Not the turkey trot
I knew I wouldn’t have time to run today. We’re staying with family and spent most of the day shopping. So the miles I put in today were shopping miles, not running miles. By the time we finished, my feet were sore and I couldn’t keep up with my husband who was hurrying back to the car before the parking ticket ran out. So I trotted along beside him. I did this recently in Amsterdam, too. My husband said I looked like a Japanese schoolgirl (this could be a plus) and it felt like taking a small dog for a walk (not so good). My son said I looked ridiculous, but that’s never stopped me before; mothers are supposed to embarrass their teenage children. It was the first time I’d been out of breath today, even after running up a couple of flights of stairs.
What goes up must come down – the Hernense Stratenloop
A year ago, running up stairs would have been unthinkable because I had a lung infection at the end of 2013 and took my time getting back to fitness. Walking up the stairs and puffing at the top were more like it, even though earlier in the year I had been really fit, going to the gym regularly and doing bootcamp. In 2013 I had trained for a couple of months and run my first 5km race in June, the Hernense Stratenloop. Quite a funny experience, mainly because I was very much a beginner and I hadn’t realised what sort of race it was. Hernen is a tiny village (pop. 650 – 850) so I had expected a fun run with other locals. What’s more, even though the name is Stratenloop – road run – a major section was on a sandy path through the local woods, with a gentle slope up and a gentle slope down and tree roots to negotiate. There was also a bridge over a motorway, so another hill, up and down.
Don’t let anyone tell you the Netherlands is completely flat. It isn’t, certainly not in the east of the country, and if you run, walk or cycle, you’ll find out you need to go uphill more often than you might have expected, what with bridges over motorways, canals and tunnels under motorways and other roads, as well as natural features like ancient glacial moraines and sand dunes blown by the wind. Some of those ups are mighty steep, but that is made up for by the amazing feeling of going down. Mind you, this is barely a hill, so I may be ever so slightly exaggerating about it being a Dutch mountain!
As I cycled to the start to sign in, I should have realised this wasn’t the fun run I’d been expecting. There were people in serious-looking gear doing serious-looking warming up. I convinced myself those serious guys must be the people running the 10k, which was twice round the same route. I thought they were just the fanatiekelingen, the fanatics. There are always a few of those. The London Marathon always has the serious runners and the ones dressed up as chickens or gorillas. I wasn’t dressed up, but that was the crowd I wanted to run with. The problem was, nobody was wearing fancy dress.
So I lined up at the start line and was relieved to see some other less-that-streamlined competitors. I made sure I was right at the back so I wouldn’t get in anyone’s way. The starting pistol fired. We were off!
Slow bicycle race in the Dutch mountains
And off into the distance ran everyone. The fanatics. The people who looked like they wouldn’t be very fast. Everyone. Leaving me way behind. The first 100 metres was a curved street, lined with people, heading towards the castle. By the time I was halfway up the street, everyone else had disappeared on the track round the castle. Something told me this was a race I shouldn’t have entered. To add insult to injury, two cyclists had been assigned to tail the last person in the race. It was a road race and the road was closed, but for safety’s sake, they marked the last person. Me. They trailed me, wobbling from side to side, as I puffed over the bridge. I was hoping they’d give up and go to protect the real last person, the one who was really in a race, not the idiot jogger who’d signed up. But they were dedicated. They followed close on my heels the whole way. I was waiting to hear a crash as they finally lost control, tangled their handlebars and fell in a heap of twisted metal and lycra. But no, these guys were fully in control. They even managed to stay upright on the sandy path through the woods when the 10k runners started to overtake. If they ever have a slow bicycle race, those are the guys I’ll be backing to win.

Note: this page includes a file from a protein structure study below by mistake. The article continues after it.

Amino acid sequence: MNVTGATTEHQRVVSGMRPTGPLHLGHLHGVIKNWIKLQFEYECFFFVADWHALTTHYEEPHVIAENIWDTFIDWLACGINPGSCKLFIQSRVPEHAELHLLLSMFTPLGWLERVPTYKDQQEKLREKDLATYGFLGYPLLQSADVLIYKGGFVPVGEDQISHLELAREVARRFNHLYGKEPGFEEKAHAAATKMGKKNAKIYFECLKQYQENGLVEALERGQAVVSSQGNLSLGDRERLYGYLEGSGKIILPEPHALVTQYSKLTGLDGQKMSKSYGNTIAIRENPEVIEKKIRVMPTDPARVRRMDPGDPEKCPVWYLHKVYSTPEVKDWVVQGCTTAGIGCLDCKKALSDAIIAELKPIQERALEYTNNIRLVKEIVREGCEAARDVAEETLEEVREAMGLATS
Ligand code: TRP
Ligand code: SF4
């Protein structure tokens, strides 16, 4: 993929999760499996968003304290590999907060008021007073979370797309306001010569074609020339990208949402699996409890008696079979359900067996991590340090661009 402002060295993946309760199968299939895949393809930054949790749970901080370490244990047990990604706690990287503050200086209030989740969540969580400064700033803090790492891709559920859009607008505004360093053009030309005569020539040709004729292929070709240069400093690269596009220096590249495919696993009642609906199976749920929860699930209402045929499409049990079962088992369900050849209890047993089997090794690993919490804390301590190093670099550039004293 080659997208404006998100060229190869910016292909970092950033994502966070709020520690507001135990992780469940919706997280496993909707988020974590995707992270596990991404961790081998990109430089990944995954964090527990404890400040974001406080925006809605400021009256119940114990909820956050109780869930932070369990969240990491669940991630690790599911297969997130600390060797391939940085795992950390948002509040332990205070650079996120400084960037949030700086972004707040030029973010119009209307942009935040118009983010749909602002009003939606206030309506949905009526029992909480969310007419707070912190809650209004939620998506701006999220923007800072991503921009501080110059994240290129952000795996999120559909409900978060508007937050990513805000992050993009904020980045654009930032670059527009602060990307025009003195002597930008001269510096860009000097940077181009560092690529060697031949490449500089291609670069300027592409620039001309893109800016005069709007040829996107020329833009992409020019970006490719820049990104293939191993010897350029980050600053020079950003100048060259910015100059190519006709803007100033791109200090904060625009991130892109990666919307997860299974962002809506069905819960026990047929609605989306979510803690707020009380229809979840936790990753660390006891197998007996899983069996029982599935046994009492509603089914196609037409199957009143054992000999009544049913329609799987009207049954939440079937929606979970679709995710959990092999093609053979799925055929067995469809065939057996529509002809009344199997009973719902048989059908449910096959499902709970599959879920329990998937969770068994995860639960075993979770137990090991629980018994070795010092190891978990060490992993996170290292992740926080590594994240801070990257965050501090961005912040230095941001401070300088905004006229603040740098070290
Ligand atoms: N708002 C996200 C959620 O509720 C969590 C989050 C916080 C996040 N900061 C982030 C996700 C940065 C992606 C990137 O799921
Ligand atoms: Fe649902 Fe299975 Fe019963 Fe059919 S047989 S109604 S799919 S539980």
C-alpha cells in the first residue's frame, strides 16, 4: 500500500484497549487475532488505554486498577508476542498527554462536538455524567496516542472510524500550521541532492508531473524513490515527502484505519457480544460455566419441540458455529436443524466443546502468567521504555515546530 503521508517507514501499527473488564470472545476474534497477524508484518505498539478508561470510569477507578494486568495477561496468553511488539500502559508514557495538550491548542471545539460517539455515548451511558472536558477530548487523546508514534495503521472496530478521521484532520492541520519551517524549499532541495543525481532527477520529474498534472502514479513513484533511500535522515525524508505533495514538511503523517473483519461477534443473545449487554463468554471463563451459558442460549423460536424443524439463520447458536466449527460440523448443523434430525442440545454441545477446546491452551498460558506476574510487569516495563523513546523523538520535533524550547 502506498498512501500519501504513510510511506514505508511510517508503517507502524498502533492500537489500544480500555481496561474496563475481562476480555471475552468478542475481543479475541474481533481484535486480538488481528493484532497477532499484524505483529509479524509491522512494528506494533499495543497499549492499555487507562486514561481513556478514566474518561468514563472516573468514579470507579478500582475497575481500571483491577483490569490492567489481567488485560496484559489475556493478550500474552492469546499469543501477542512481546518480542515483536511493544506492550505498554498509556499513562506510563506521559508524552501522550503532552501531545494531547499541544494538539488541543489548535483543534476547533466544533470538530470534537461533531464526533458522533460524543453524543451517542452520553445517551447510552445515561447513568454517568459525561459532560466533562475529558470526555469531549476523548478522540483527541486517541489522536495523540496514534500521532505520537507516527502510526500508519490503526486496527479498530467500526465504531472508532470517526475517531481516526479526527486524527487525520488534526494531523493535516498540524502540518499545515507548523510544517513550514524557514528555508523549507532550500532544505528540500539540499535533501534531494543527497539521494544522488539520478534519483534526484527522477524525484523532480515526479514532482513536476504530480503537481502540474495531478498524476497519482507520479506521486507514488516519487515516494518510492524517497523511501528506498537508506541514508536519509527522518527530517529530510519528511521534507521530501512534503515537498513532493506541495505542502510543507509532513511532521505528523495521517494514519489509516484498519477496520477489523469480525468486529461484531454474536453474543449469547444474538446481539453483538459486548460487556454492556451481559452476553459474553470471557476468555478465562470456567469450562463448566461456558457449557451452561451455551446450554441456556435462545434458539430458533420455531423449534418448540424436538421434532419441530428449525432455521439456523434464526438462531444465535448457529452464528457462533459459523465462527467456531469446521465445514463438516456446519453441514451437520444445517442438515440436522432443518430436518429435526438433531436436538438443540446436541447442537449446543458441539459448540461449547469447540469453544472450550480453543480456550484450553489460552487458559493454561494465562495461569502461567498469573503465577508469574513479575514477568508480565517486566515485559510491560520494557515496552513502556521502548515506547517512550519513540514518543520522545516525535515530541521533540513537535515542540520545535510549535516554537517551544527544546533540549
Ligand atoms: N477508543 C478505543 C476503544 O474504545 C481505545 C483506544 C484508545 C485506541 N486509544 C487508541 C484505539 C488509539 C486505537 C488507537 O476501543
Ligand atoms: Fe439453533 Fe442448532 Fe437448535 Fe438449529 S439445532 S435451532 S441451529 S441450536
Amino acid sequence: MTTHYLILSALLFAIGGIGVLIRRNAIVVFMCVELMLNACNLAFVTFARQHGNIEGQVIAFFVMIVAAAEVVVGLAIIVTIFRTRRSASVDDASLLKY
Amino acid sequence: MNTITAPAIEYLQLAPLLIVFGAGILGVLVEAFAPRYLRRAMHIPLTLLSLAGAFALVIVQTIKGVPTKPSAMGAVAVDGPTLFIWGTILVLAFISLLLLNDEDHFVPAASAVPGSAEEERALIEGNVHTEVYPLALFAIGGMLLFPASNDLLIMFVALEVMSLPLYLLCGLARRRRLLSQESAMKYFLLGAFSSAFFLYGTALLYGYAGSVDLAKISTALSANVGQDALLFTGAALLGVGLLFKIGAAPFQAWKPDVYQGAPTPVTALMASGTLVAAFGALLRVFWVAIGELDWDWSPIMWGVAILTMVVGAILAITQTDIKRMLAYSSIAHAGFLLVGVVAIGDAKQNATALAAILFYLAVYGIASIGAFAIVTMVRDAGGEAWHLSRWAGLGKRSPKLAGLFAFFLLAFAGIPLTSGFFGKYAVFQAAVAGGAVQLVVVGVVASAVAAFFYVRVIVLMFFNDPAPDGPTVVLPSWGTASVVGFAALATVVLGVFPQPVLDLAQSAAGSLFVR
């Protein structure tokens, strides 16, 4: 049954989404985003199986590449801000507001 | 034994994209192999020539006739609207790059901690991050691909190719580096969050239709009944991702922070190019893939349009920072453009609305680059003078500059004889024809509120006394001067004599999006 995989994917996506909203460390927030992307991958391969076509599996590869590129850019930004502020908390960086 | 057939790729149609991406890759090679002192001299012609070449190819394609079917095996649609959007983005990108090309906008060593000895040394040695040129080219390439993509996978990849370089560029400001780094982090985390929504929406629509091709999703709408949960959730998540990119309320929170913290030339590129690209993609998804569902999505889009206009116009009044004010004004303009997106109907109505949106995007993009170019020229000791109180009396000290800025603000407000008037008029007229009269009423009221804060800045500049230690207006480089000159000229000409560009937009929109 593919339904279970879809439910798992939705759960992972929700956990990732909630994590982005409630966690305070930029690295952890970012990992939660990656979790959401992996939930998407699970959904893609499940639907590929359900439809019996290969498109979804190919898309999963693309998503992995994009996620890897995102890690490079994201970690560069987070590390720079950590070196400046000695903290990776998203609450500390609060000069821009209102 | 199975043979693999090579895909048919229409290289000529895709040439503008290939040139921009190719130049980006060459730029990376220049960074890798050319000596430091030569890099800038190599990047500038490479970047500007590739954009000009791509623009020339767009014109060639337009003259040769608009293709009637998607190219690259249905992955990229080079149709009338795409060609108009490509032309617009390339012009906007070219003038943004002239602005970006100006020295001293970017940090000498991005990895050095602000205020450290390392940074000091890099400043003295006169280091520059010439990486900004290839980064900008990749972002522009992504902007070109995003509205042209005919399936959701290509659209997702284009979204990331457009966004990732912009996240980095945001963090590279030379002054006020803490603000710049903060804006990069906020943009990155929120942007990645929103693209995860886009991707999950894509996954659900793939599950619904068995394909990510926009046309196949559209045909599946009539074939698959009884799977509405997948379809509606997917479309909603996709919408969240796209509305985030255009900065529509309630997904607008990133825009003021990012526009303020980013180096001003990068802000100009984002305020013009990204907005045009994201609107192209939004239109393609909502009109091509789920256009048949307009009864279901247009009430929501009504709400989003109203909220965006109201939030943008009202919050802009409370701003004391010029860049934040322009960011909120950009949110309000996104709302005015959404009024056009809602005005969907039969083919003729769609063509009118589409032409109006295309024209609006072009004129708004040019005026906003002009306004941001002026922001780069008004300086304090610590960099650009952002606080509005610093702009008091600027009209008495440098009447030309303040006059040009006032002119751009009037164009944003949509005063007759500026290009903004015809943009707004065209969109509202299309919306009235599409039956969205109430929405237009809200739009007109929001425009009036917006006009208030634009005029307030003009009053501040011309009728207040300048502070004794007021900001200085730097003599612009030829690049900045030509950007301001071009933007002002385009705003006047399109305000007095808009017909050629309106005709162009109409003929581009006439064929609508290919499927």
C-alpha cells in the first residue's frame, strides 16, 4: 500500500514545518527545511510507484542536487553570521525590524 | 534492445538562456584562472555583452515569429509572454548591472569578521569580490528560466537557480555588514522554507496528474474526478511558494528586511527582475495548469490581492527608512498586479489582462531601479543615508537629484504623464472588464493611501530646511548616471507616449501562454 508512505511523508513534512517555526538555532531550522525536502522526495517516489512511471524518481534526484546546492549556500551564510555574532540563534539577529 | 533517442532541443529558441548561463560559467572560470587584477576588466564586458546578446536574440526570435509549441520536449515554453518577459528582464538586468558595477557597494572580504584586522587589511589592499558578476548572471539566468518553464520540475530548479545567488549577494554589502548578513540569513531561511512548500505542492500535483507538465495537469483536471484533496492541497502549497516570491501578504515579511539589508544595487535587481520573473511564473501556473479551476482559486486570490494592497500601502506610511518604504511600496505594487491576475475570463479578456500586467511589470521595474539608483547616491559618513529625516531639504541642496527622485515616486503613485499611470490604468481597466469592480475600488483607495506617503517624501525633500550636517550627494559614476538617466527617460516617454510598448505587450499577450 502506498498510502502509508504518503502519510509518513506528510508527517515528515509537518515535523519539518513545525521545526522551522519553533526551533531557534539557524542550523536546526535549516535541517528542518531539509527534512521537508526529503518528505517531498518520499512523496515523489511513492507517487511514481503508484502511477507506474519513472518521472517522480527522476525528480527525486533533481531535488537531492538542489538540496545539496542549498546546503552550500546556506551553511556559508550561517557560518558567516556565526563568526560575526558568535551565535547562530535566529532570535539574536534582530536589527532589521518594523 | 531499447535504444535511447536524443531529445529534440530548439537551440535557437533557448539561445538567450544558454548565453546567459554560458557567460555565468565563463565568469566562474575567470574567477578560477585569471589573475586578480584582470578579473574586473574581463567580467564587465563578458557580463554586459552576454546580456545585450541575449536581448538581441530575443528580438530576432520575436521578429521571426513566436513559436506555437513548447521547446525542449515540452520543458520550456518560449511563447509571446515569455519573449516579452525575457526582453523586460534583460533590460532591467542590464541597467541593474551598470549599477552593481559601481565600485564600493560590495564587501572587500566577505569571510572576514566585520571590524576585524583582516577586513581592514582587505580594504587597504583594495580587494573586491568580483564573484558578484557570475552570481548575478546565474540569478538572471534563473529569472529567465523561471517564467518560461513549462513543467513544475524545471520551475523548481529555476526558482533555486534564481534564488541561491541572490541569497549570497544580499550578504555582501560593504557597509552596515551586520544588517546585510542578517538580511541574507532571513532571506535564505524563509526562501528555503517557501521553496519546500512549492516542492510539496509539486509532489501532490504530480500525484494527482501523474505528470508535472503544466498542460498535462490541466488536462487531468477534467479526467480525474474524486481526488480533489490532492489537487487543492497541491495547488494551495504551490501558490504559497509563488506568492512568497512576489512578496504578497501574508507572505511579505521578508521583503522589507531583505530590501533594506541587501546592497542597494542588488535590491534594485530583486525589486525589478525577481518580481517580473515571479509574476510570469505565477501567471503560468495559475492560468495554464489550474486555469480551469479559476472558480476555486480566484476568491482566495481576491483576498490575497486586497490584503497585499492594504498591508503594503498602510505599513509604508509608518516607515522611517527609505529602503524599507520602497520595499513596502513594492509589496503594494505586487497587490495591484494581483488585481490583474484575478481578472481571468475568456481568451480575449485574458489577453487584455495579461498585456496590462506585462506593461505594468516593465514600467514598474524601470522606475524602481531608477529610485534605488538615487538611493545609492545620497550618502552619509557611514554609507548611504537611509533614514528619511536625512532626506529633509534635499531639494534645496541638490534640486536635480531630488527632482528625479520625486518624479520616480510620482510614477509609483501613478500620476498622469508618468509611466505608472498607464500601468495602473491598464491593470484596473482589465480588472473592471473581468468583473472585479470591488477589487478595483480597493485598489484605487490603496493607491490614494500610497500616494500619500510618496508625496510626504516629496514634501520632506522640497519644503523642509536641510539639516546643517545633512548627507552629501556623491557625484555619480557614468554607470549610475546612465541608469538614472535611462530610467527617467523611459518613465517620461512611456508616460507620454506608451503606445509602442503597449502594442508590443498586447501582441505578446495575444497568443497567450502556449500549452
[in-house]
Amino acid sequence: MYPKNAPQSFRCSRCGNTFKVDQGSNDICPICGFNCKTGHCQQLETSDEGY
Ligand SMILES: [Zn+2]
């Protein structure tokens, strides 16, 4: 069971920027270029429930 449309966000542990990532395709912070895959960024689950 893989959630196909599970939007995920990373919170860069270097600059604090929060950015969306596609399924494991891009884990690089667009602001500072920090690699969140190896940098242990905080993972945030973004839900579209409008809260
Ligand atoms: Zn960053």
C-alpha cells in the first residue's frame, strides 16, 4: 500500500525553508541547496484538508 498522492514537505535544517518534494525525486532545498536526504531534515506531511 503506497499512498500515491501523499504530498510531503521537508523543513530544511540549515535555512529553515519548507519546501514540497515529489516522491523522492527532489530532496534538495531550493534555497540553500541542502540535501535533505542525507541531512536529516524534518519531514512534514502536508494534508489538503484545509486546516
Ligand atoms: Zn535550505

Devil take the hindmost
Many years ago, my father took us to watch the cycle racing at Herne Hill Velodrome. I remember how exciting it was and the best bit was ‘devil take the hindmost’. The competitors cycled around the circuit, round and round. In every lap, the last person had to drop out so there was a slow, tactical progression round the circuit, then a furious scramble to not be last crossing the line. If the race I was in had been like that, I would have been eliminated early on. As it was, I carried on my merry way, cheered on by the scattered groups of people round the route. I didn’t get overtaken until the last kilometre. Just as I reached the top of the rise in the woods, I was overtaken by a steady stream of people who had already run 9km. Some of them even called out some encouragement. That felt really good! Then a few children shouted at me, “You’re nearly there! Keep it up!” That felt even better. The last bit through the woods was downhill, then down through the cycle tunnel under the motorway. Whee! Just the last 50 metres uphill and a final spurt (as much as that means for someone as slow as me) and I’d finished. It took me over 46 minutes, but I’d run an officially-timed race and I’d won a medal. It felt good!